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Old 02-01-2018, 04:38 PM   #1
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mountainecho Just getting started
Default Percussive/fingerstyle acoustic - where to start?

A bit of background - I've been playing piano for over 10 years. I'm fine with music theory and all that side of things. I'd like to start playing the percussive style of acoustic guitar. Sungha Jung's style is a very obvious example, and I also really like the arrangements of a less known guitarist, osamuraisan (can't post URLs but his stuff is on YouTube)

The difficulty I have with the style of guitar I'd like to play is that tabs are so intuitive. Unlike piano music where's it just - press this note for this long, many of guitar tabs don't tell you where to strum or hit or pick, it's almost as though you should be able to tell from the song itself. Being a beginner I haven't picked up enough experience to be able to do that.

I'm a bit lost on where to start. Just playing pieces that I like the sound of is very difficult as I don't know what techniques to use. Would you recommend starting with books and exercises instead? That way I'll start being able to tell how the tabs should be played. If so, what's worth checking out? What sort of things should I practise?
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Old 02-02-2018, 02:01 AM   #2
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PKVeazey Just getting started

If you can read music, you should never fool with TABS. TABS started out as a shortcut to playing without having to learn to read music. Over the years, TAB readers figured out that the TAB told them what finger to put where and if they never heard the song before and had no idea of what it sounded like, they didn't know how long to hold the notes. Then some Genius decided to complicate the TAB thing by adding more info on how long to hold the notes. Then they added more information and more information until reading TABS became more difficult than reading real music. Now, the real question that you're asking is about technique. Picking technique will vary depending on what sound you are trying to achieve. Pick up near the neck and the pick the same note about an inch in front of the bridge and you'll notice a distinct difference in the sound and attack. If you watch guitarists closely, they will move their picking around while playing and take advantage of the brightness, mellowness of the notes and the harshness or non-harshness of the attack. If you are watching videos of the people you are trying to emulate, then they are already showing you were to pick.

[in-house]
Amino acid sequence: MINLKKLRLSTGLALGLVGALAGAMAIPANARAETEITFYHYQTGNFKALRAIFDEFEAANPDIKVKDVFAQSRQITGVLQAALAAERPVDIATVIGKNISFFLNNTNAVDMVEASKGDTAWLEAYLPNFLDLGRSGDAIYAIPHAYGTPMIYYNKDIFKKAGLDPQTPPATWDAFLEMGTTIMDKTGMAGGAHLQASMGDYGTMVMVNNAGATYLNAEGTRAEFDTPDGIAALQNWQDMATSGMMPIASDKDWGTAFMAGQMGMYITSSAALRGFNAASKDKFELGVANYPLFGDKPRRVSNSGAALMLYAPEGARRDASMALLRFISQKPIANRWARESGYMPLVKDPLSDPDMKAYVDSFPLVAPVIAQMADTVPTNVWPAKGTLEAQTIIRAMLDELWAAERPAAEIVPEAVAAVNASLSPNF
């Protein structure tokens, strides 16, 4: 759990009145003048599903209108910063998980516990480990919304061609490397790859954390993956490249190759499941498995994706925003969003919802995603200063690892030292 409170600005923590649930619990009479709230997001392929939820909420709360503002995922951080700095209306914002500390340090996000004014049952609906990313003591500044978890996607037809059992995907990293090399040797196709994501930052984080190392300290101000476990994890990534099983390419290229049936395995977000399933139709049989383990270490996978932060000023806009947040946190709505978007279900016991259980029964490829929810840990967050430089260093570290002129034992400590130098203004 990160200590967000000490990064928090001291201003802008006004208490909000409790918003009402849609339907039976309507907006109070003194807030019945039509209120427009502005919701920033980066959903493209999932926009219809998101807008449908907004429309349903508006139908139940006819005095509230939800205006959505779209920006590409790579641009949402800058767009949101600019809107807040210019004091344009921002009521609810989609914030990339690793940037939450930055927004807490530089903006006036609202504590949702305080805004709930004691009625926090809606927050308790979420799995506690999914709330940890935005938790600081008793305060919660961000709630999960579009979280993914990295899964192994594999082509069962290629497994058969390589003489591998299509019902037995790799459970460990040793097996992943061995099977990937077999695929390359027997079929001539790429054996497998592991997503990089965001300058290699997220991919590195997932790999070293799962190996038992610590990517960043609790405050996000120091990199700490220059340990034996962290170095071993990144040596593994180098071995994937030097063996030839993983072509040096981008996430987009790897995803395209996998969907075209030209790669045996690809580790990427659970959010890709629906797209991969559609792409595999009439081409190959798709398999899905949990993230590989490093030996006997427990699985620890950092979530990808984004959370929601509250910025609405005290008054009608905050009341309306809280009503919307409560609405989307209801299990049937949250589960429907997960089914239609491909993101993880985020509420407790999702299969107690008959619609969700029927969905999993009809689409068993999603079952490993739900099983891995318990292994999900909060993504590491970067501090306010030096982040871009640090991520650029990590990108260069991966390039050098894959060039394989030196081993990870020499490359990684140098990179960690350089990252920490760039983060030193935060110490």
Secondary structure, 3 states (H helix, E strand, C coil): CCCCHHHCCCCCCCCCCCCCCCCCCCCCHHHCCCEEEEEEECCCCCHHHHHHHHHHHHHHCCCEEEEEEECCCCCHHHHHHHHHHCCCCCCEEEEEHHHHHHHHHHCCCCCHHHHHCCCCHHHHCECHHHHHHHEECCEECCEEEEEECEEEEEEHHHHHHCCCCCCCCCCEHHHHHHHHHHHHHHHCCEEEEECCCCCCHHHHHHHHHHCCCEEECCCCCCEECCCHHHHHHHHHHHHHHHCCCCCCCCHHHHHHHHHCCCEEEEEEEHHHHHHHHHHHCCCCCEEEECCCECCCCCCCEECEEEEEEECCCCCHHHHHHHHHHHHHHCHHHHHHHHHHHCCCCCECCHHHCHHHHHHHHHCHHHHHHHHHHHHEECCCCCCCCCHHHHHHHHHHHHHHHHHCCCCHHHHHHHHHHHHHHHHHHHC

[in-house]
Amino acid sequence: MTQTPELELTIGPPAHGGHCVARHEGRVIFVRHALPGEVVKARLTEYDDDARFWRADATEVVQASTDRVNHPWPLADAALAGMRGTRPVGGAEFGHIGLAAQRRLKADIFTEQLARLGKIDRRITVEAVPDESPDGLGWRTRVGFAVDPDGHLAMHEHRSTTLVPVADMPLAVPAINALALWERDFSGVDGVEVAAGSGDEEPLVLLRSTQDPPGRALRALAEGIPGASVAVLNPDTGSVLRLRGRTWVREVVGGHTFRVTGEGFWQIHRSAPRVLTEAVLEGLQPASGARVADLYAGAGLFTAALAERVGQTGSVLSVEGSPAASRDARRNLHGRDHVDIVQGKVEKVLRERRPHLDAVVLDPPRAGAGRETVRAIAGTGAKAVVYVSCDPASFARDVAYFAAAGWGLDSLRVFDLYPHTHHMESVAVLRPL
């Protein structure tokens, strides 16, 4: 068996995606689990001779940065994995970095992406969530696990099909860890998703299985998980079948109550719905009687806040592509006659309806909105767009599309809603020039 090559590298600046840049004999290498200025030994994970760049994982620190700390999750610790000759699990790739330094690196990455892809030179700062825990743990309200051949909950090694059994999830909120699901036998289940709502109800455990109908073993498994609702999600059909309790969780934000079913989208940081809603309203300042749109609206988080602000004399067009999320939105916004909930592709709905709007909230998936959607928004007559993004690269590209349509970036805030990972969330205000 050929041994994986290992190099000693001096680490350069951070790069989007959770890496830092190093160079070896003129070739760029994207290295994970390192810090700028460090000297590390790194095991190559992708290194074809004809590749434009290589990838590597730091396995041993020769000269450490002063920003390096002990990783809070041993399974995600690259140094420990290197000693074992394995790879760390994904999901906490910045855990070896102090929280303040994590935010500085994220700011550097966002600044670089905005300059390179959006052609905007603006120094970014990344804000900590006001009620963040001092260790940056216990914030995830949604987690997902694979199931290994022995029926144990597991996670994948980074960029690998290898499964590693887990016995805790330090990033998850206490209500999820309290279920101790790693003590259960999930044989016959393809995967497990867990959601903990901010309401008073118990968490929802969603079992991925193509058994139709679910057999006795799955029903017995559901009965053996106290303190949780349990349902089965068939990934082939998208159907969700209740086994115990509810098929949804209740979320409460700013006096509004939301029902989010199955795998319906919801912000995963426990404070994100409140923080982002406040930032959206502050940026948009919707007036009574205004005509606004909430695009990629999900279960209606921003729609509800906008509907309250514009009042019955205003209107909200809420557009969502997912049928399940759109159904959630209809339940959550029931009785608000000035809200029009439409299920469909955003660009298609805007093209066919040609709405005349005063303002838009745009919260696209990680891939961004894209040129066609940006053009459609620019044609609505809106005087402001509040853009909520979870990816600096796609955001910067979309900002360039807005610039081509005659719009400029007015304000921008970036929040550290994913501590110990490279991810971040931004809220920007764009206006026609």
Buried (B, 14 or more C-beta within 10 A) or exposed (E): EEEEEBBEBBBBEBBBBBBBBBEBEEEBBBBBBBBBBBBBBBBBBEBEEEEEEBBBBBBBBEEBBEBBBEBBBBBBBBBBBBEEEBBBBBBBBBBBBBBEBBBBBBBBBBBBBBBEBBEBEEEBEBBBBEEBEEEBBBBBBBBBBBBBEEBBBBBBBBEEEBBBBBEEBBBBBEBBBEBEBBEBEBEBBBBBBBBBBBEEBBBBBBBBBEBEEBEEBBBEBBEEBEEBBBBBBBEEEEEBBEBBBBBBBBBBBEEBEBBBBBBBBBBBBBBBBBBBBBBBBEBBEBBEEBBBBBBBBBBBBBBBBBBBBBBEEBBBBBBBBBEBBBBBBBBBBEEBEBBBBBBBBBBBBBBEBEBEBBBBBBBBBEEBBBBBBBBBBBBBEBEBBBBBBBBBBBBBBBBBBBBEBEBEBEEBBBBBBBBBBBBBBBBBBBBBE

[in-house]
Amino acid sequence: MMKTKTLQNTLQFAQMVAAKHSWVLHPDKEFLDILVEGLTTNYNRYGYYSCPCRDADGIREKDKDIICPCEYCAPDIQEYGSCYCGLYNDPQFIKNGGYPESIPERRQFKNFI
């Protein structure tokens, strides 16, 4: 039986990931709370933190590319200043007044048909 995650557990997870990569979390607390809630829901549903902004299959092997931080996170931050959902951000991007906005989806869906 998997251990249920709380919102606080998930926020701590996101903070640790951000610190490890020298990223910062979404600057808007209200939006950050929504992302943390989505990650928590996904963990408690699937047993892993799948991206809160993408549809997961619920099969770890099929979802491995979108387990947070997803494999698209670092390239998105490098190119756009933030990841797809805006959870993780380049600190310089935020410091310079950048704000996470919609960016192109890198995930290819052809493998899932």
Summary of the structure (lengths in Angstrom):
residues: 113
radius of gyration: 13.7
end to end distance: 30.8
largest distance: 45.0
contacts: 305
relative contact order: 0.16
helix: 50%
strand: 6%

Always B natural, Sometimes B sharp, Never B flat.
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Old 02-08-2018, 09:26 AM   #3
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Yoann Just getting started

It's good that you have a good musical theory it will help you a lot, because lots of the tunes are in open tuning.
Now for the right hand technics, I think the best is to work with video/methods, because it's easier to see someone doing the gesture than just reading or listening somerthing.
There are several nice videos on youtube but I know that Don Ross have made some nice step by step methods to learn his tune. I would recommend these ones first
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